Multiple Sclerosis

Jenny Ewen, BA, NREMT
Editor-In-Chief
The signs of being intoxicated are typically pretty obvious – flushed cheeks, dizziness, disorientation, slurred speech, memory problems. While it usually requires actually drinking alcohol to reach this state, a rare disease actually creates these symptoms, making someone very drunk without consuming any alcohol at all. This is Auto-Brewery Syndrome (ABS).

For those who suffer from this syndrome, their gut fungi (which is yeast) ferments ingested carbohydrates (similar to the way beer is made through fermentation), resulting in production of ethanol. The ethanol production causes the person to become inebriated with all the same symptoms of actual alcohol intoxication, including the possibility of drunk driving.

What is Multiple Sclerosis?

Multiple Sclerosis (MS) is a disease in which the immune system attacks the central nervous system (CNS). This could make it an autoimmune disease, although that is somewhat up for debate because typically autoimmune diseases mean the body is reacting to antigens (which are proteins that cause an immune response) as if they were foreign to the body. But there has yet to be an identified antigen in MS.

The immune system attacks the myelin (the sheath surrounding and protecting nerve fibers), myelin producing cells, and underlying nerve fibers through T cells, which are a type of white blood cell in the immune system. T cells become overly sensitive to the proteins within the CNS, and begin causing inflammation, then attracting and damaging immune cells that go to the site of inflammation, including myelin and nerve fibers. The damaged nerve fibers then form sclerosis, which is scar tissue.

What are symptoms of MS?

Since nerve fibers and the myelin sheath are getting damaged from T cells, the nerve impulses sent to and from the brain and spinal cord get disrupted, which creates many possible symptoms. There is no specific path of symptoms or symptom progression in MS patients.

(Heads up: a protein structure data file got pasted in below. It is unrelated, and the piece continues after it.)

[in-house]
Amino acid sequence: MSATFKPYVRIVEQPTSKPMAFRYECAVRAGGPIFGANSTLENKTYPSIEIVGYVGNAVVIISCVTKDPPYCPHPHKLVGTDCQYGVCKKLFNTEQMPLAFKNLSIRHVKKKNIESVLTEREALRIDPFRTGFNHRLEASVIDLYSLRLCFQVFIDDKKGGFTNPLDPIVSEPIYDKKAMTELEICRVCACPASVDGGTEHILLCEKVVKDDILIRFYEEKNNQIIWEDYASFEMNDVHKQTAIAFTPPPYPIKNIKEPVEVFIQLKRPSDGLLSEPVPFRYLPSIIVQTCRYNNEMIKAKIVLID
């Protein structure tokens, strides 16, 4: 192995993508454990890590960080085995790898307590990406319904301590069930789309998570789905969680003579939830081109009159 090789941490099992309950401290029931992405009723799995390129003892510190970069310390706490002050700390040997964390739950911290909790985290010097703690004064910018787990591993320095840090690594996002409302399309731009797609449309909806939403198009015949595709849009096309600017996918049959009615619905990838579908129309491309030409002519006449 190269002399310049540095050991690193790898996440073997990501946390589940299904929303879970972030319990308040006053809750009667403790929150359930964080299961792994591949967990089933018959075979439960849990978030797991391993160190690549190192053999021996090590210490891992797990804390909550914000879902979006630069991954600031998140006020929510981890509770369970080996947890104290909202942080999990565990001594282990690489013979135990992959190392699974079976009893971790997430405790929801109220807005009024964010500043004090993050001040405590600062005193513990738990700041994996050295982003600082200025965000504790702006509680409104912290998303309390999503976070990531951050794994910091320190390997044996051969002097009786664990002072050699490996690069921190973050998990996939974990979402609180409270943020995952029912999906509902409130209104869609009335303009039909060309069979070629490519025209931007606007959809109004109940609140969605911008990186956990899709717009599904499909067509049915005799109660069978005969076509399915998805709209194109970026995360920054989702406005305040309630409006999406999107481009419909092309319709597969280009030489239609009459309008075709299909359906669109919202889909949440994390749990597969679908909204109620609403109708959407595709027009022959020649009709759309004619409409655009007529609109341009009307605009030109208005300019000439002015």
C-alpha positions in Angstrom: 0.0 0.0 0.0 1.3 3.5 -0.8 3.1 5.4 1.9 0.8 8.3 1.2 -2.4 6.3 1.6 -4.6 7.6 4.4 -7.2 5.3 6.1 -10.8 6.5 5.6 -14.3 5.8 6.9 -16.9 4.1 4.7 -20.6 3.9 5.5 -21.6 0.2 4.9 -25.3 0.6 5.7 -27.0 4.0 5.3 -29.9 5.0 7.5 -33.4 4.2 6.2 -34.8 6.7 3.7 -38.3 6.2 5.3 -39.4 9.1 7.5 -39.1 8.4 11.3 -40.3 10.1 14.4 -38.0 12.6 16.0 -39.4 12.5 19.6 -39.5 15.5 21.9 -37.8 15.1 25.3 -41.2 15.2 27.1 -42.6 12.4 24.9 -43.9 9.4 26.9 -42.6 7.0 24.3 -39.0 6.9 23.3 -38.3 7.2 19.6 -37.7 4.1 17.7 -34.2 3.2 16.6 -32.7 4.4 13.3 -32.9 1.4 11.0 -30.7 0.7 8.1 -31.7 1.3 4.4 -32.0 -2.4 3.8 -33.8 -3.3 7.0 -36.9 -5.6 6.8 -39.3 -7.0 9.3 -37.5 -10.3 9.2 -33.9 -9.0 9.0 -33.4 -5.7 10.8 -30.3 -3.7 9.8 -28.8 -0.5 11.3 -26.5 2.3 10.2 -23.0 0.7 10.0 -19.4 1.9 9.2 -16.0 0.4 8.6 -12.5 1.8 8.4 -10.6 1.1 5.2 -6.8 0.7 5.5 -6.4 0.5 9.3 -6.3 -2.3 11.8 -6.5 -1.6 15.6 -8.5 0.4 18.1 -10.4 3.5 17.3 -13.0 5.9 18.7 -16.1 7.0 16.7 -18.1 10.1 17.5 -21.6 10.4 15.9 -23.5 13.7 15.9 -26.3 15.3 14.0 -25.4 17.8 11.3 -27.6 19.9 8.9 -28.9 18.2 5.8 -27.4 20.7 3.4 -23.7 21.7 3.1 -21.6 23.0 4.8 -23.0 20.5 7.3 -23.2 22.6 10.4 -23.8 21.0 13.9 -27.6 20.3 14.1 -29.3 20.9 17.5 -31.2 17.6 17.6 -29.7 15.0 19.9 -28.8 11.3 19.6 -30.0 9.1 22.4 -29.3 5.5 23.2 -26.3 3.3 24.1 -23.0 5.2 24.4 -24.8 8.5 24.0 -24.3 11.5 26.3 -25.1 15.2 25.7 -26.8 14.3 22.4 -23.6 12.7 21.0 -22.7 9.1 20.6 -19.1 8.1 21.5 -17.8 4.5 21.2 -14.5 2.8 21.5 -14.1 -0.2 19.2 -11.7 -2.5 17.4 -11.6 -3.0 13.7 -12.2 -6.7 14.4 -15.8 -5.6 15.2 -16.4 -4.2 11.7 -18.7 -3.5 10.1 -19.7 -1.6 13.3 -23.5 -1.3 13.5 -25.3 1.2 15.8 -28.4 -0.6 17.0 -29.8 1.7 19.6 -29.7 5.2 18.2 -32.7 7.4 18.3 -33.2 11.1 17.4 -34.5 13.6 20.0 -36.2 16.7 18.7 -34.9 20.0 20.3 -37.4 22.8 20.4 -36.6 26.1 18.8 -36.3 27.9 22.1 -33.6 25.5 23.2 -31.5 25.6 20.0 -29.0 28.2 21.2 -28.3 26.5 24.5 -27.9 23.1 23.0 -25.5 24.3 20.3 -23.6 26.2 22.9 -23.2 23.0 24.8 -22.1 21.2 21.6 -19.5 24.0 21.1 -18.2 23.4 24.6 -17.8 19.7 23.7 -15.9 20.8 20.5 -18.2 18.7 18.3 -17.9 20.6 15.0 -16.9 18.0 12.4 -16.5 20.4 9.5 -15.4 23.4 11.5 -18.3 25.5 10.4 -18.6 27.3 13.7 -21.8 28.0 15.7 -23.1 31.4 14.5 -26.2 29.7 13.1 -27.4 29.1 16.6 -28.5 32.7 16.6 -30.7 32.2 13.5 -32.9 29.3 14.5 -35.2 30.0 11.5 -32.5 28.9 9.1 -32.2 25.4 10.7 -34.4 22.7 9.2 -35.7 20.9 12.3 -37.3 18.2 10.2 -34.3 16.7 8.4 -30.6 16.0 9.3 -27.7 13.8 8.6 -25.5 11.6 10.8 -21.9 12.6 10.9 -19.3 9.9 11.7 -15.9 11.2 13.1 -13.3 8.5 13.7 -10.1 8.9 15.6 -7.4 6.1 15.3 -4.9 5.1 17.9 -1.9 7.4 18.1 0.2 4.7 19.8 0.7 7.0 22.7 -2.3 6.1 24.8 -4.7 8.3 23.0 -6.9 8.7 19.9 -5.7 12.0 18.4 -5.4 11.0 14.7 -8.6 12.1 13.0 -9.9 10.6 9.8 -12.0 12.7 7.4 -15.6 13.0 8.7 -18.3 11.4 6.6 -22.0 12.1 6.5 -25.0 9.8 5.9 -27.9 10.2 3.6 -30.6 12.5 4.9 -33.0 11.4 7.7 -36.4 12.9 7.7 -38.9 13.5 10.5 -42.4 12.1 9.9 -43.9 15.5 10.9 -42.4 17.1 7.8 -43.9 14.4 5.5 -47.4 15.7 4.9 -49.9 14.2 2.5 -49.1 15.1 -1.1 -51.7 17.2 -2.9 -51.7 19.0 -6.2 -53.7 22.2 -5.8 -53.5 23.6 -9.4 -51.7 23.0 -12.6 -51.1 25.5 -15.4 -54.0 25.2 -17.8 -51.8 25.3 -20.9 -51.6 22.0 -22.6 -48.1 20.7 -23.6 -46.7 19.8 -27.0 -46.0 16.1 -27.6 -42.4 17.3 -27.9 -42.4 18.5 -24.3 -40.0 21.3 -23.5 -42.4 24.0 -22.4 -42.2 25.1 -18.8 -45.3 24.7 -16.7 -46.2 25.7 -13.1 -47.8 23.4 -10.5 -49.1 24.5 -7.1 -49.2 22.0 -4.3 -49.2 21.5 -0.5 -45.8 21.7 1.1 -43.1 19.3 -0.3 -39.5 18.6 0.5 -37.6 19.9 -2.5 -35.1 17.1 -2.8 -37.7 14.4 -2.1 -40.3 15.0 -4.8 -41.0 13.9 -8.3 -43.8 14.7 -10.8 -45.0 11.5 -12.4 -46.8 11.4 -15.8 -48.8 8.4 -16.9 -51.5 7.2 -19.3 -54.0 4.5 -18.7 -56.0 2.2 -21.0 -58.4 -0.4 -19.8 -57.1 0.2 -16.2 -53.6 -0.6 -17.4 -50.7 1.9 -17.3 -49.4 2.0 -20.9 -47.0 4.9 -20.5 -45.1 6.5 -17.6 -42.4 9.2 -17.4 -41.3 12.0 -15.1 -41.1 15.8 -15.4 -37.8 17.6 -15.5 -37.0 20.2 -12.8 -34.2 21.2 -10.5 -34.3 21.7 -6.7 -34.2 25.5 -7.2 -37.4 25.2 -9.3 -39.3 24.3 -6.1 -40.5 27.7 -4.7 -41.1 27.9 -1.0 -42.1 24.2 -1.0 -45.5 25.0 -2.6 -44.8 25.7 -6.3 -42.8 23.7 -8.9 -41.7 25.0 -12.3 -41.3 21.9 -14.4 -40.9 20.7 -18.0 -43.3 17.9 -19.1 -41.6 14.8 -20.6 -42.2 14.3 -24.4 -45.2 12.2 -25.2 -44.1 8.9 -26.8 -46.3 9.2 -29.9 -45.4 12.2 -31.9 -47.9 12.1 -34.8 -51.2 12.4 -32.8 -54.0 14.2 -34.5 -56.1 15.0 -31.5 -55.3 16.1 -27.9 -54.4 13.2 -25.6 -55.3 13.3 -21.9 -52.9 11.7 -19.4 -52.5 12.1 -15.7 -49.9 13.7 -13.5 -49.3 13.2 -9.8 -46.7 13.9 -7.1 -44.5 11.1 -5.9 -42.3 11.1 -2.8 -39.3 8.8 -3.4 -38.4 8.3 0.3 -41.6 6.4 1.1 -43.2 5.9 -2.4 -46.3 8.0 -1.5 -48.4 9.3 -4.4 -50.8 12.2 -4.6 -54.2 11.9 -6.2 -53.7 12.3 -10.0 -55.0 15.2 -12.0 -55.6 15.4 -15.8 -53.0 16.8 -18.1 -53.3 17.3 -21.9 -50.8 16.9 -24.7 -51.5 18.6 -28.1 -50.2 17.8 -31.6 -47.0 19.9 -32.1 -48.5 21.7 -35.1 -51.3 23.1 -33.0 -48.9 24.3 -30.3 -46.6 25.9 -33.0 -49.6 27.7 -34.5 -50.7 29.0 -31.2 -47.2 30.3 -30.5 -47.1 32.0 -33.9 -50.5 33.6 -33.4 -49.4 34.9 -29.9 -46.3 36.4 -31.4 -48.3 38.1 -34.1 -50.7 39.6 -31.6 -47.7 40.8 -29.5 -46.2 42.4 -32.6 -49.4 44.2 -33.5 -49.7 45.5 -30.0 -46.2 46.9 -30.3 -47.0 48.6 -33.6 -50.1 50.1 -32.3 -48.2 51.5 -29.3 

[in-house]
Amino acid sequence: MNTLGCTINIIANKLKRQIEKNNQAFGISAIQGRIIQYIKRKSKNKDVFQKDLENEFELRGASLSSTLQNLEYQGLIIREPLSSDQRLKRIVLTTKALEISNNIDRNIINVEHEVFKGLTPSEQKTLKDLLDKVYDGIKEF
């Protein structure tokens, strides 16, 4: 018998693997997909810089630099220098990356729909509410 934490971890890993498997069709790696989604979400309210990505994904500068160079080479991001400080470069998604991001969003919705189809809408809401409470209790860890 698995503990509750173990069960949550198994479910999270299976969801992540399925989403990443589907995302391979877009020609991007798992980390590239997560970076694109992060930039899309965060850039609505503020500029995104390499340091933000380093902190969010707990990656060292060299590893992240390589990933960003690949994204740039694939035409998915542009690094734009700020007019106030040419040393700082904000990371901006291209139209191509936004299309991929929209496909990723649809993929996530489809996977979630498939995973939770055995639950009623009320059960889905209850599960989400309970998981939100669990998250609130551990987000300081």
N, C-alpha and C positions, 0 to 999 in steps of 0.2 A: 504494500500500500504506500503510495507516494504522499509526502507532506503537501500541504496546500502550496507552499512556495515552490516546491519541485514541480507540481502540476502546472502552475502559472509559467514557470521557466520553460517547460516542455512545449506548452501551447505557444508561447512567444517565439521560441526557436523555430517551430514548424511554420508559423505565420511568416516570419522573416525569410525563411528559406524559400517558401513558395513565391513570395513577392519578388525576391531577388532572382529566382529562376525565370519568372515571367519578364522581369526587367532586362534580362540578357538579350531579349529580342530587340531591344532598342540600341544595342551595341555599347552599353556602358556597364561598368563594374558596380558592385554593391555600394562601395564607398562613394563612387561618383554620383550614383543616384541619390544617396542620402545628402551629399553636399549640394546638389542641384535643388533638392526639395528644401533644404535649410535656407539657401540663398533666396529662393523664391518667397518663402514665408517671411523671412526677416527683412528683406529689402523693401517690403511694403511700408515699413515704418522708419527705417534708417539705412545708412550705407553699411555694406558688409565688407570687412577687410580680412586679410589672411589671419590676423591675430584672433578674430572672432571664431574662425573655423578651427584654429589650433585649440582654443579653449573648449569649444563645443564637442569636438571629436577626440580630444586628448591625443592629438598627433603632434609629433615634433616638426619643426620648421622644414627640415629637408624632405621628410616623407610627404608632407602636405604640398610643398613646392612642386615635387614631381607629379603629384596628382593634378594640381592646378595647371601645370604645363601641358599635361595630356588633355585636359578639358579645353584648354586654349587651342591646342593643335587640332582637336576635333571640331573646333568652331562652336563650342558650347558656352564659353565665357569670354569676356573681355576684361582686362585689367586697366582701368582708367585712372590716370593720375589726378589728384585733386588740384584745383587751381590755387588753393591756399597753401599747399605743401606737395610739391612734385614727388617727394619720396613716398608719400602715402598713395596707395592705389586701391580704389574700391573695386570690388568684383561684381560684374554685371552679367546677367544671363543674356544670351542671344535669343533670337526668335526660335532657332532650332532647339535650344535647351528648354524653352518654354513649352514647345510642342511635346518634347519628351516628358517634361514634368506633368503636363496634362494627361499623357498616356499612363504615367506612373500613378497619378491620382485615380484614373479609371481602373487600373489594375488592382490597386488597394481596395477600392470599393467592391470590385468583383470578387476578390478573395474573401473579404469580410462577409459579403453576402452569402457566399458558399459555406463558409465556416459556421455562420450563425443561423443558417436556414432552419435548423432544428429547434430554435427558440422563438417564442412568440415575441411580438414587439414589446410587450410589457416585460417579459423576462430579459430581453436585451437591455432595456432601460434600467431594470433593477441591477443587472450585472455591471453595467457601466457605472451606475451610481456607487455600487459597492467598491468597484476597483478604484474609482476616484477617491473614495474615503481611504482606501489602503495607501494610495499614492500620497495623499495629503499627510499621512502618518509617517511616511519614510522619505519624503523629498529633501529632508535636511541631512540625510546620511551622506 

Most common symptoms include:

  • Fatigue
  • Numbness or tingling (in the face, body, or extremities) – this is often one of the first symptoms experienced by those diagnosed with MS
  • Weakness (as a result of unused muscles or nerve damage that prevents stimulation of muscles)
  • Dizziness and vertigo
  • Sexual problems
  • Chronic pain
  • Emotional changes (including depression, mood swings, irritability)
  • Walking difficulties
  • Spasticity (feeling stiff or having involuntary muscle spasms – typically in the legs)
  • Vision problems
  • Bladder dysfunction
  • Bowel problems (loss of control and/or constipation)
  • Cognitive changes (problems with processing new information, problem solving, focus, and perceiving environment accurately)

Less common symptoms include speech problems, tremor, respiratory issues, headaches, problems swallowing, seizures, and hearing loss.

What causes MS?

The specific cause of MS is still unknown, but researchers believe several factors are involved. They are studying immunologic factors, to see which immune cells are attacking and why they are attacking. They have identified some specific factors, but are still making an effort to gather more information to figure out a cure based on the cause.